Page:Popular Science Monthly Volume 18.djvu/709

This page has been validated.

theories. Mental notions can aid us only as they are reflections of nature. Even scientific hypotheses have but a relative validity. In time, as in space, the extent of knowledge follows a law analogous to the law of spherical diffusion. It has been held that the record of any historic event is wholly invalidated by the lapse of sufficient time; much more is this true of future prediction. The baseline of our knowledge is sufficient but for a limited survey. The very distant future has no mental parallax.

We have seen every far-reaching theory become obsolete; and there is no reason to suppose that, at the present time, we shall be more successful. There is but one course that it is safe to pursue, namely, to be content to let insoluble problems remain as such—not attempting any mental theory concerning them—and confine ourselves to those problems that may offer some probability of solution, with the assurance that, however far the boundaries of knowledge may be extended, each successful solution will enlarge the horizon of the unknown beyond.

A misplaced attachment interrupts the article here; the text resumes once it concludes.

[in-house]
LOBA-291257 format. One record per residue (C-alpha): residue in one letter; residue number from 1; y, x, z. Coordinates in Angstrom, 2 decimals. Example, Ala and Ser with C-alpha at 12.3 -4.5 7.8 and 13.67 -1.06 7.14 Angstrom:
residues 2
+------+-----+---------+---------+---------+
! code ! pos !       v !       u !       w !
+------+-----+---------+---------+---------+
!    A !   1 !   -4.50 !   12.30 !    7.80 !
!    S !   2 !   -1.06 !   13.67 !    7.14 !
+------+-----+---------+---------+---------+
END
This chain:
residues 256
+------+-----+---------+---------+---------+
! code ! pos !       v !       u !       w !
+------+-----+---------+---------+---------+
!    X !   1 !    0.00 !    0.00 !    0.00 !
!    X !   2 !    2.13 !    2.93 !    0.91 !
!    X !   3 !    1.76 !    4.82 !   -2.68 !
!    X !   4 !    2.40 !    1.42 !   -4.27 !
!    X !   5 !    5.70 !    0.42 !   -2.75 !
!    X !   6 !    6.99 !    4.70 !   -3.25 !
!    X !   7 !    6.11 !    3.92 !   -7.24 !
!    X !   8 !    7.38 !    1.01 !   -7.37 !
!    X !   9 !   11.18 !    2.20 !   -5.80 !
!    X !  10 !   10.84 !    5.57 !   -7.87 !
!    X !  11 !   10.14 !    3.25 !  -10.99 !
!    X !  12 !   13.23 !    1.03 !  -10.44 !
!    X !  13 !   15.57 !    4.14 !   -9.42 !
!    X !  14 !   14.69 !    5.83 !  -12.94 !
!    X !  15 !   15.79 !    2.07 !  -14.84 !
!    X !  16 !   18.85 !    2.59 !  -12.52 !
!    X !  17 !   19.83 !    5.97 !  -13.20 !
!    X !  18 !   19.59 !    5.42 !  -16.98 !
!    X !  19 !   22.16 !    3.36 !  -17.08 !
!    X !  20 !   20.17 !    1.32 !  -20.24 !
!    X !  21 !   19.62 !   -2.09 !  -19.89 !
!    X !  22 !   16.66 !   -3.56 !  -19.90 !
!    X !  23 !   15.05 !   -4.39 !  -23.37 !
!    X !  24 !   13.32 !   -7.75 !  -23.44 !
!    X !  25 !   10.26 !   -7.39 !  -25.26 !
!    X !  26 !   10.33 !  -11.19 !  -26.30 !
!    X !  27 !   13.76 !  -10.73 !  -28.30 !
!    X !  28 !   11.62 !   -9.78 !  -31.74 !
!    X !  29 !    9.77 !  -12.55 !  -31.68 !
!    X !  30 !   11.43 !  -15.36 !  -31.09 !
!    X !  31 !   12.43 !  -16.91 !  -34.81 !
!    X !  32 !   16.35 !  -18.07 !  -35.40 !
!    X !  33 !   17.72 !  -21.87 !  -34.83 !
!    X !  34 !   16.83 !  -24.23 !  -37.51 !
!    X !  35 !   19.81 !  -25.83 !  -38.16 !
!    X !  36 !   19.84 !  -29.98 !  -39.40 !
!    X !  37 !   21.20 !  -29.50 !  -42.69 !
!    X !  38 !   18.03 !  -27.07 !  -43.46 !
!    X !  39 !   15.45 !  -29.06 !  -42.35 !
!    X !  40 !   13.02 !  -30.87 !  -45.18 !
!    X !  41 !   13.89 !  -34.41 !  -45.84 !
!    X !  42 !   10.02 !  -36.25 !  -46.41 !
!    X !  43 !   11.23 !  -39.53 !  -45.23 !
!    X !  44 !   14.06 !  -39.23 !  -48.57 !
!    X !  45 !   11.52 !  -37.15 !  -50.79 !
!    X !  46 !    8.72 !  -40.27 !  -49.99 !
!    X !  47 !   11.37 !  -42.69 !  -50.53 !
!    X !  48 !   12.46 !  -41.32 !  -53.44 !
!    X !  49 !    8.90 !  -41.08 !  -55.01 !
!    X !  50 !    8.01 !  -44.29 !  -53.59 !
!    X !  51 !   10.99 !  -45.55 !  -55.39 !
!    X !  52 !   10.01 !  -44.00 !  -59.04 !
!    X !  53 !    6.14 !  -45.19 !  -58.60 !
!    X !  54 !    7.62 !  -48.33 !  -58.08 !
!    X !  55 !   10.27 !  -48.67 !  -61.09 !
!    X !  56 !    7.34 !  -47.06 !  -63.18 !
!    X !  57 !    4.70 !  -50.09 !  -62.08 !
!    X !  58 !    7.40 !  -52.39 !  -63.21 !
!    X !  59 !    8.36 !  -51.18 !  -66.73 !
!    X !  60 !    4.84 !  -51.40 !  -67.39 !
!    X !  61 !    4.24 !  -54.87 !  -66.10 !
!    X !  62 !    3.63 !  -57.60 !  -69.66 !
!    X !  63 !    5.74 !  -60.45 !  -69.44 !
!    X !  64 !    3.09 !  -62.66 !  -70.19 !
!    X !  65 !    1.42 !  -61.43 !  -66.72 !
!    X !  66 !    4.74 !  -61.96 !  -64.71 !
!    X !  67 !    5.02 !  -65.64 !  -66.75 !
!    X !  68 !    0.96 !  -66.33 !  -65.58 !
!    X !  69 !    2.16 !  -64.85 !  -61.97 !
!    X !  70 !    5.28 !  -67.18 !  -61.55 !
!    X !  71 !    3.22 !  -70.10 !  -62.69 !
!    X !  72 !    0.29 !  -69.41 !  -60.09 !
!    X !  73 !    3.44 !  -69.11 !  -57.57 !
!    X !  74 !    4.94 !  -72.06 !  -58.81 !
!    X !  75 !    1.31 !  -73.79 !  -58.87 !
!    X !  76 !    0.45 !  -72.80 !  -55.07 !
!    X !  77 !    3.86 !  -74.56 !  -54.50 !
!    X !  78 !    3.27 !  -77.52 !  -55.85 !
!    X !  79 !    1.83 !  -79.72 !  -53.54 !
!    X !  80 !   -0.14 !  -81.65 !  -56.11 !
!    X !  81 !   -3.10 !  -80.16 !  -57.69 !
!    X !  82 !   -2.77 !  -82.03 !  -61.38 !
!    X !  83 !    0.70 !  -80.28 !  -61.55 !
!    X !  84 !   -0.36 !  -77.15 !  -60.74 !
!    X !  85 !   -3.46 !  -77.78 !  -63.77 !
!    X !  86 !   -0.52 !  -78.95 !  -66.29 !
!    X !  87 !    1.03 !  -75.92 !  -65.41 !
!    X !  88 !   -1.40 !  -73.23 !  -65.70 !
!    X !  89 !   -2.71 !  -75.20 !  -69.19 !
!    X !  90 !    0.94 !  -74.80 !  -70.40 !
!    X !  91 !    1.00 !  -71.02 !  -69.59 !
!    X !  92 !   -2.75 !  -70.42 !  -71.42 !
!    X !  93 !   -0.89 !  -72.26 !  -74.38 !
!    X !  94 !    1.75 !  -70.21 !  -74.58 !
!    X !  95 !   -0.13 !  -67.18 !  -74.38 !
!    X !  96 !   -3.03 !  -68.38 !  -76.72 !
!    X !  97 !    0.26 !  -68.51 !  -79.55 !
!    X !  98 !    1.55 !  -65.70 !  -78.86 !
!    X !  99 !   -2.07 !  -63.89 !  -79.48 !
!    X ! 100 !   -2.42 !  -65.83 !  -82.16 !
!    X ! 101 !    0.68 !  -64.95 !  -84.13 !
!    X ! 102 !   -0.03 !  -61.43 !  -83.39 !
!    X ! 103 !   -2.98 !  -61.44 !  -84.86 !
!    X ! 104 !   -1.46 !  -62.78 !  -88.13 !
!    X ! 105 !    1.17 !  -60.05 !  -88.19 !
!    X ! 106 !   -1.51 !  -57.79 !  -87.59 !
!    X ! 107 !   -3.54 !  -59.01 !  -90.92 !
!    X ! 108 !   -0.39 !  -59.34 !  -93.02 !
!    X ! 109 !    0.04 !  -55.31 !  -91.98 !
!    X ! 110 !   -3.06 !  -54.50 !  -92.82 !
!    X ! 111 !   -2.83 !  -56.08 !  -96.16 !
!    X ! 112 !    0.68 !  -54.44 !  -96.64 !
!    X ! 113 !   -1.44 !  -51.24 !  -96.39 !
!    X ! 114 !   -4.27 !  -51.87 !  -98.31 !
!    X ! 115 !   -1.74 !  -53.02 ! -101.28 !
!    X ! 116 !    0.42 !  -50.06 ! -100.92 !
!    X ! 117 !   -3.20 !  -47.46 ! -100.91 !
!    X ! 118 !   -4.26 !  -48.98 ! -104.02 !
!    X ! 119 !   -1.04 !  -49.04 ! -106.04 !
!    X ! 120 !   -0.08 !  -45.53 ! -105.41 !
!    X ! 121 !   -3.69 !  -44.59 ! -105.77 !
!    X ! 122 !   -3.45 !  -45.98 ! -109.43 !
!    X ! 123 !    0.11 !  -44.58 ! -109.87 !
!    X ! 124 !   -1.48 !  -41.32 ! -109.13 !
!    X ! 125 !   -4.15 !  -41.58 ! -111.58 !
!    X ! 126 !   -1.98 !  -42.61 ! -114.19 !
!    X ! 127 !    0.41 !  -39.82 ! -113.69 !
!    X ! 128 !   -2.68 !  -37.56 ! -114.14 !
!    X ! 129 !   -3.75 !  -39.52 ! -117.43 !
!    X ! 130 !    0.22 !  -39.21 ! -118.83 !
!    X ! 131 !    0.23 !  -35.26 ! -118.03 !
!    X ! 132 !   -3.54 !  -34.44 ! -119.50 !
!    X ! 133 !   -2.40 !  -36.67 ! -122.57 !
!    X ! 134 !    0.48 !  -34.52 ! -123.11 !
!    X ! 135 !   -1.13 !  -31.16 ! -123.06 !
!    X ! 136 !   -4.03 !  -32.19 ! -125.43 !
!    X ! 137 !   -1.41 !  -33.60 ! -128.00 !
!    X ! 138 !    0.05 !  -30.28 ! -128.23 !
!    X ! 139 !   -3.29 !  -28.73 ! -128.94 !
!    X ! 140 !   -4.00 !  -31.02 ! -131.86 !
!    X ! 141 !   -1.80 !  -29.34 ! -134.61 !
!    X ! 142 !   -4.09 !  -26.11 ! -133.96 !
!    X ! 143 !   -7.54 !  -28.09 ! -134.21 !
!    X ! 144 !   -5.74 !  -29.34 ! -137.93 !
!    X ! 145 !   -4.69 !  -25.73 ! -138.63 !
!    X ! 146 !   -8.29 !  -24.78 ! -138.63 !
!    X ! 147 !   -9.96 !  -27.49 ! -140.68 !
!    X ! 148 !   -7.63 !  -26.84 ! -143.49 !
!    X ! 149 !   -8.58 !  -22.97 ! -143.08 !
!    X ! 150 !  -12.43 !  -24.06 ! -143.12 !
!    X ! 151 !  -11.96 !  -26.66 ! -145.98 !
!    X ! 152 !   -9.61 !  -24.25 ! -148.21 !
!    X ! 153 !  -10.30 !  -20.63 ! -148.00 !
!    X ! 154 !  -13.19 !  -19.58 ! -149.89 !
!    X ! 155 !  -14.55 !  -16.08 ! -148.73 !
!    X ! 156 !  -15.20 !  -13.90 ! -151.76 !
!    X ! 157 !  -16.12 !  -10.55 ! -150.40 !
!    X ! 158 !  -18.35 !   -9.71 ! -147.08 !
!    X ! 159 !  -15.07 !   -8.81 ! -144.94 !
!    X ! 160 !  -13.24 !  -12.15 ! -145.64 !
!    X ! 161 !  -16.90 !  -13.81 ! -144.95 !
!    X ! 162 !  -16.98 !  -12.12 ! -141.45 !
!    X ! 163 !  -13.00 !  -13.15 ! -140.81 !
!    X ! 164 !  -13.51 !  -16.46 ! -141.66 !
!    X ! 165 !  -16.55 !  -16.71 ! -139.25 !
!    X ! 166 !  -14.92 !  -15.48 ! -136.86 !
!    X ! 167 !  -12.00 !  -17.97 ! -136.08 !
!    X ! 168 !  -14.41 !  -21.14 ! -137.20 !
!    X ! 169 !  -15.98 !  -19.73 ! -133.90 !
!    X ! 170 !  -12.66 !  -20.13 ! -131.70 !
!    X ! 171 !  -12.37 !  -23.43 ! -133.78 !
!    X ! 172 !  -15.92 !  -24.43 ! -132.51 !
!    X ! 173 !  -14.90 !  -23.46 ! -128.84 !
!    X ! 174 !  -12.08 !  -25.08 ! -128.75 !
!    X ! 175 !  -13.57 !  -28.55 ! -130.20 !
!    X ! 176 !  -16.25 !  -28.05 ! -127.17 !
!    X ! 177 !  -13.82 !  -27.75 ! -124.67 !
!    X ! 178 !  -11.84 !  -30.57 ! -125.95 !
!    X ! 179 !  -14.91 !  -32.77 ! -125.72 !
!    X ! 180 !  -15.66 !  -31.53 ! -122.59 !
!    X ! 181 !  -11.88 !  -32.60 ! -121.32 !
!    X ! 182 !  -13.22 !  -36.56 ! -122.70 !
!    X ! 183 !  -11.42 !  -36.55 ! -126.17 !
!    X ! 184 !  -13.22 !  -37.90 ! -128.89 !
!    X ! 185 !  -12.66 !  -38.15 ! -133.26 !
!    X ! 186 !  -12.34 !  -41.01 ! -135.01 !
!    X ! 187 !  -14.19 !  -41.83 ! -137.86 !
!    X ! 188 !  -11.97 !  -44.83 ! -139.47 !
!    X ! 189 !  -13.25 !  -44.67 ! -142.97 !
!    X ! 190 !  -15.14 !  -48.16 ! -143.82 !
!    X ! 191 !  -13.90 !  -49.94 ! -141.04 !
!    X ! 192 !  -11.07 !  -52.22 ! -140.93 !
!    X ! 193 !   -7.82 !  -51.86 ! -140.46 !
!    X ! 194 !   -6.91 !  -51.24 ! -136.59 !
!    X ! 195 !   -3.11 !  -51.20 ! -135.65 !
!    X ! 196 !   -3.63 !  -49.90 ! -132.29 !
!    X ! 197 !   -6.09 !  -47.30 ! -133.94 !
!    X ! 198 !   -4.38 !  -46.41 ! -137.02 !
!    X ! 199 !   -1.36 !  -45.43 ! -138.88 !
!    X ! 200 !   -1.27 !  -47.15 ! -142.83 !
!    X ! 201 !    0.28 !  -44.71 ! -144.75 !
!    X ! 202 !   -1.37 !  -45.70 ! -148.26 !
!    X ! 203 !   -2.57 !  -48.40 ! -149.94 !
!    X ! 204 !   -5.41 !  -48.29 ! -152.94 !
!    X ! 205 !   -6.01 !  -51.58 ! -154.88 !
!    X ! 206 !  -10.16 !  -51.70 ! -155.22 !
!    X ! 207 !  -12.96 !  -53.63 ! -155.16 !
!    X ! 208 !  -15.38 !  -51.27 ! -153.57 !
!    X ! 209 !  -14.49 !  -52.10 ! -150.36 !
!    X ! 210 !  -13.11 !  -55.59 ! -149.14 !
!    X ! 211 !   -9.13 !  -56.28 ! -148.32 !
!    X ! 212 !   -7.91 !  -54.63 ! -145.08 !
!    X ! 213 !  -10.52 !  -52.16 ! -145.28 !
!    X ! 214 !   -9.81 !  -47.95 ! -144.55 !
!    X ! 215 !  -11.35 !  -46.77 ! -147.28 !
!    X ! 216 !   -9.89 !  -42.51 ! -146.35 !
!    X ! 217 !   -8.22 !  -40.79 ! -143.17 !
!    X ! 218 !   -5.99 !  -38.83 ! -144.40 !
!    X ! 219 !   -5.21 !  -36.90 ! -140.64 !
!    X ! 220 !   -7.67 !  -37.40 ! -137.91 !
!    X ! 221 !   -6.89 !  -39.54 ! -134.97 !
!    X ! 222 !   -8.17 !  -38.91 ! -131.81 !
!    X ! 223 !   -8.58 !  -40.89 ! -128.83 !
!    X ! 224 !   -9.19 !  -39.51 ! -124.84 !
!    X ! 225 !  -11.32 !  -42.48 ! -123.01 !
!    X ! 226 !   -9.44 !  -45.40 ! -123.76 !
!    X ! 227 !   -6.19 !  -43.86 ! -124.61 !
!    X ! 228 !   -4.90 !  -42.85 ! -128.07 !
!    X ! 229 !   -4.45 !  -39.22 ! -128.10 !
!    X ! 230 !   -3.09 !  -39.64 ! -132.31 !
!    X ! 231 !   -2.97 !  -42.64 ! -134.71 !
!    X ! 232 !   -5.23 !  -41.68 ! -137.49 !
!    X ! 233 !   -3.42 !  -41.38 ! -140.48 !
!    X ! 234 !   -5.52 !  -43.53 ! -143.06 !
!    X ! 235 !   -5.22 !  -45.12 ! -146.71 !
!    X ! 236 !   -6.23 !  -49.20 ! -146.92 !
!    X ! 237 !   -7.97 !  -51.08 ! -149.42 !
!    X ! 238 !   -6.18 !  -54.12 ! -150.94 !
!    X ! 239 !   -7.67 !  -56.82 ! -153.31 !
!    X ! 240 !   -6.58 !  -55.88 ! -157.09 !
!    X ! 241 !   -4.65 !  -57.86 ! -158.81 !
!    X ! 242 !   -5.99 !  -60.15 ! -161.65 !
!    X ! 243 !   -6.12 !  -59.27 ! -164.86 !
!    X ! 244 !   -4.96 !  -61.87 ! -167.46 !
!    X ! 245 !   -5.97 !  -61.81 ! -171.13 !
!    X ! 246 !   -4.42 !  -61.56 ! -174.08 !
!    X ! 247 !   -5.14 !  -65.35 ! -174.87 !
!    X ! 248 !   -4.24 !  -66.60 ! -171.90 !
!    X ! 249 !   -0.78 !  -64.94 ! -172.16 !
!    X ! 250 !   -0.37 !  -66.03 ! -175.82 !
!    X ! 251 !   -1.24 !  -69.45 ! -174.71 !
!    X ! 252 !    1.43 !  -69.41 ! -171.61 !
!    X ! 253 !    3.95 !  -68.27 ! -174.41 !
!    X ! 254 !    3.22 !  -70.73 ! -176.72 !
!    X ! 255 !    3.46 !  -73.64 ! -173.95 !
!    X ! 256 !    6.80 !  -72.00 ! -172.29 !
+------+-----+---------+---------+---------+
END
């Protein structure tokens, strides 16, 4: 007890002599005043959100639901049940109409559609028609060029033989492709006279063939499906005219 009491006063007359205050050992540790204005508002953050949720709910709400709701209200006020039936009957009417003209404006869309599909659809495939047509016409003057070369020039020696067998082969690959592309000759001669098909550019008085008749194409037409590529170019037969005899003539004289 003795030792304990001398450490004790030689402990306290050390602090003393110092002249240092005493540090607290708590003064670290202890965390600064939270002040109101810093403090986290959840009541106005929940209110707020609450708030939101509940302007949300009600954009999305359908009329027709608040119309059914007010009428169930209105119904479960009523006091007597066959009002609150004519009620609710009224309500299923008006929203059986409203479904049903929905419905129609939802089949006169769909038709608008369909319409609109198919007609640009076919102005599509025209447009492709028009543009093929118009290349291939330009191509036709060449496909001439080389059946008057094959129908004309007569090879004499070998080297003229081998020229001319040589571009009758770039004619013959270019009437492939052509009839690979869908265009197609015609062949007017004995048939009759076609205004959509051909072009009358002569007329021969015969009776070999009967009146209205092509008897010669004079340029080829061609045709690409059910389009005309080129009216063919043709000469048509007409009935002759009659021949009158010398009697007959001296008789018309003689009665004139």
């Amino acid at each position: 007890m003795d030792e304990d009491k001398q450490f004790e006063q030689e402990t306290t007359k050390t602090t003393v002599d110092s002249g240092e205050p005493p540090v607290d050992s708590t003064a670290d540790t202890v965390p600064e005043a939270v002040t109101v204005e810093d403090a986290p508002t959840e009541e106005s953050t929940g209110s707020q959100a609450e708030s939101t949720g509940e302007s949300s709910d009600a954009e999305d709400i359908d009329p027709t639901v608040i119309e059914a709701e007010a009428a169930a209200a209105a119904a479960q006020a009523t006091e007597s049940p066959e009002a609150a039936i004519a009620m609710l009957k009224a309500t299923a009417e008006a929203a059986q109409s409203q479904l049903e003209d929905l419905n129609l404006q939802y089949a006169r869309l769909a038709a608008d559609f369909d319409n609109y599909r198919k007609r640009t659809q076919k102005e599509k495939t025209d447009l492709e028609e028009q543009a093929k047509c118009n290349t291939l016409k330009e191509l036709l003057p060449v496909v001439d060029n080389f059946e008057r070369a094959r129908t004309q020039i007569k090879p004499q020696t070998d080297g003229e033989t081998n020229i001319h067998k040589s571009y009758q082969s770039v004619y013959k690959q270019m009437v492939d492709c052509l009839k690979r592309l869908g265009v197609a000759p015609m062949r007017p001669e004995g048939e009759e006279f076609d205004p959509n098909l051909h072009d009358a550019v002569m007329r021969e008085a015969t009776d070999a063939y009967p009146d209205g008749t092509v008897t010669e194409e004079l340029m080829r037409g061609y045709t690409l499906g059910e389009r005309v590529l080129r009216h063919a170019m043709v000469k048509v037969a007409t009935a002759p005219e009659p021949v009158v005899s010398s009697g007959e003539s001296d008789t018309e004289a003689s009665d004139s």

THIS illustrious American mathematician and astronomer died in Boston, October 6, 1880, in the seventy-second year of his age. He was born in Salem, Massachusetts, April 4, 1809. He was graduated at Harvard College at the age of twenty. His father was a graduate of the same institution, and died its librarian. He was appointed tutor in 1831, University Professor of Mathematics and Natural Philosophy in 1833, and Perkins Professor of Astronomy and Mathematics in 1842, and was directly connected with the faculty of the college for forty-nine years. He was a member of all the learned societies in this country and in Europe, was elected Fellow of the Royal Society of England in 1857, and in 1867 received the degree of LL.D. from Harvard University.

We take the liberty of quoting from that excellent periodical, "The Harvard Register," for May, 1880 (to the courtesy of whose editor we are also indebted for the excellent likeness herewith presented), the following account of Professor Peirce's character and work, written, it will be observed, before his death, by Dr. Thomas Hill, ex-President of Harvard University:

"From 1836 to 1846 he issued a series of text-books on geometry, trigonometry, algebra, and 'curves, functions, and forces.' They were so full of novelties that they never became widely popular, except, perhaps, the trigonometry; but they have had a permanent influence upon mathematical teaching in this country; most of their novelties have now become commonplaces in all text-books. The introduction